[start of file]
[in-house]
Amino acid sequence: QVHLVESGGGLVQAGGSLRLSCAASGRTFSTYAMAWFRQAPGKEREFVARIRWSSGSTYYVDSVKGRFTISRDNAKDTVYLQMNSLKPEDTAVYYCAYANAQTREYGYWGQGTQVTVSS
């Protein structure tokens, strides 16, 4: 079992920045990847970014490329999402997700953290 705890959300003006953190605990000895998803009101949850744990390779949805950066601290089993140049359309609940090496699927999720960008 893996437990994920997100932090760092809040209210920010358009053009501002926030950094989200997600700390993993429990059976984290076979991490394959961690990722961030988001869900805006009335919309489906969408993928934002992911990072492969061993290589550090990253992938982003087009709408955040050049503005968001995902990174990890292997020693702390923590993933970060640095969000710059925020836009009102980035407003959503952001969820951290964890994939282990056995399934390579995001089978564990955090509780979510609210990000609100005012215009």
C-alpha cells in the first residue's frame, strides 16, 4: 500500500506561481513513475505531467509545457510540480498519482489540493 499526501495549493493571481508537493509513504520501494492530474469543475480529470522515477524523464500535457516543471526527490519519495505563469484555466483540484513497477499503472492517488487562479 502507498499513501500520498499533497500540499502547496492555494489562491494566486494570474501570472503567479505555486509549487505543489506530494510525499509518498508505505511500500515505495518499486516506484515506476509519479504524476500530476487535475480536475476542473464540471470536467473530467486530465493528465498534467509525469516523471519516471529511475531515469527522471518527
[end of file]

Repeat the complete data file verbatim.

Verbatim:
[in-house]
Amino acid sequence: QVHLVESGGGLVQAGGSLRLSCAASGRTFSTYAMAWFRQAPGKEREFVARIRWSSGSTYYVDSVKGRFTISRDNAKDTVYLQMNSLKPEDTAVYYCAYANAQTREYGYWGQGTQVTVSS
């Protein structure tokens, strides 16, 4: 079992920045990847970014490329999402997700953290 705890959300003006953190605990000895998803009101949850744990390779949805950066601290089993140049359309609940090496699927999720960008 893996437990994920997100932090760092809040209210920010358009053009501002926030950094989200997600700390993993429990059976984290076979991490394959961690990722961030988001869900805006009335919309489906969408993928934002992911990072492969061993290589550090990253992938982003087009709408955040050049503005968001995902990174990890292997020693702390923590993933970060640095969000710059925020836009009102980035407003959503952001969820951290964890994939282990056995399934390579995001089978564990955090509780979510609210990000609100005012215009």
C-alpha cells in the first residue's frame, strides 16, 4: 500500500506561481513513475505531467509545457510540480498519482489540493 499526501495549493493571481508537493509513504520501494492530474469543475480529470522515477524523464500535457516543471526527490519519495505563469484555466483540484513497477499503472492517488487562479 502507498499513501500520498499533497500540499502547496492555494489562491494566486494570474501570472503567479505555486509549487505543489506530494510525499509518498508505505511500500515505495518499486516506484515506476509519479504524476500530476487535475480536475476542473464540471470536467473530467486530465493528465498534467509525469516523471519516471529511475531515469527522471518527